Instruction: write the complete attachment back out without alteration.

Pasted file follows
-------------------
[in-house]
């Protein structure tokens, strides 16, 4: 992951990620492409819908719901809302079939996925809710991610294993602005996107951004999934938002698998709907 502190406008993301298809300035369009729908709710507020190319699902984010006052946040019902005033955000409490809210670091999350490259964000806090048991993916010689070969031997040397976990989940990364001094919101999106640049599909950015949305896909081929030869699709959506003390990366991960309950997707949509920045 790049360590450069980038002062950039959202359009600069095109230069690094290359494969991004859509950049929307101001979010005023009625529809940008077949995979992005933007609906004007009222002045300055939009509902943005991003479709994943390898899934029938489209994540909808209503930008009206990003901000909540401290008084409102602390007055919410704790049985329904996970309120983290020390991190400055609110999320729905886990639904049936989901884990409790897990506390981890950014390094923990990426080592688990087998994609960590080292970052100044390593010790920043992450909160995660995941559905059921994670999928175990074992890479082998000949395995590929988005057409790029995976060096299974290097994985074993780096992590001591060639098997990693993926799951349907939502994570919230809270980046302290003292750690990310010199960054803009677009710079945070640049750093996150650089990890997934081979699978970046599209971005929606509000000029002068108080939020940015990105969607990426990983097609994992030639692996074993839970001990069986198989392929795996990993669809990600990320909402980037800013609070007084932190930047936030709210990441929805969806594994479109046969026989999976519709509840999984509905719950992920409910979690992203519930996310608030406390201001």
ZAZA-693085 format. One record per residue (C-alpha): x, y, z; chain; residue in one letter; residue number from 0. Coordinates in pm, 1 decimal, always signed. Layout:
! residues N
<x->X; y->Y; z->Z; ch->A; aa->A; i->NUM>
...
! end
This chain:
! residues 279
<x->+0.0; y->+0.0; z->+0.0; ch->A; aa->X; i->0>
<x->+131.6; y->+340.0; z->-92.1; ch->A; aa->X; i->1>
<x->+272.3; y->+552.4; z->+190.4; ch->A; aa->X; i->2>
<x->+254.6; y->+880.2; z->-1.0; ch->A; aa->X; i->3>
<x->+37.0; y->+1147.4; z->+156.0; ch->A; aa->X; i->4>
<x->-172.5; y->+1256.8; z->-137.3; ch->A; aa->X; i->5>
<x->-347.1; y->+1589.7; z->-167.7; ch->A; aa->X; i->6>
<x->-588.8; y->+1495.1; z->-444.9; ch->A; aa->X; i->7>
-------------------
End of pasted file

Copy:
[in-house]
């Protein structure tokens, strides 16, 4: 992951990620492409819908719901809302079939996925809710991610294993602005996107951004999934938002698998709907 502190406008993301298809300035369009729908709710507020190319699902984010006052946040019902005033955000409490809210670091999350490259964000806090048991993916010689070969031997040397976990989940990364001094919101999106640049599909950015949305896909081929030869699709959506003390990366991960309950997707949509920045 790049360590450069980038002062950039959202359009600069095109230069690094290359494969991004859509950049929307101001979010005023009625529809940008077949995979992005933007609906004007009222002045300055939009509902943005991003479709994943390898899934029938489209994540909808209503930008009206990003901000909540401290008084409102602390007055919410704790049985329904996970309120983290020390991190400055609110999320729905886990639904049936989901884990409790897990506390981890950014390094923990990426080592688990087998994609960590080292970052100044390593010790920043992450909160995660995941559905059921994670999928175990074992890479082998000949395995590929988005057409790029995976060096299974290097994985074993780096992590001591060639098997990693993926799951349907939502994570919230809270980046302290003292750690990310010199960054803009677009710079945070640049750093996150650089990890997934081979699978970046599209971005929606509000000029002068108080939020940015990105969607990426990983097609994992030639692996074993839970001990069986198989392929795996990993669809990600990320909402980037800013609070007084932190930047936030709210990441929805969806594994479109046969026989999976519709509840999984509905719950992920409910979690992203519930996310608030406390201001």
ZAZA-693085 format. One record per residue (C-alpha): x, y, z; chain; residue in one letter; residue number from 0. Coordinates in pm, 1 decimal, always signed. Layout:
! residues N
<x->X; y->Y; z->Z; ch->A; aa->A; i->NUM>
...
! end
This chain:
! residues 279
<x->+0.0; y->+0.0; z->+0.0; ch->A; aa->X; i->0>
<x->+131.6; y->+340.0; z->-92.1; ch->A; aa->X; i->1>
<x->+272.3; y->+552.4; z->+190.4; ch->A; aa->X; i->2>
<x->+254.6; y->+880.2; z->-1.0; ch->A; aa->X; i->3>
<x->+37.0; y->+1147.4; z->+156.0; ch->A; aa->X; i->4>
<x->-172.5; y->+1256.8; z->-137.3; ch->A; aa->X; i->5>
<x->-347.1; y->+1589.7; z->-167.7; ch->A; aa->X; i->6>
<x->-588.8; y->+1495.1; z->-444.9; ch->A; aa->X; i->7>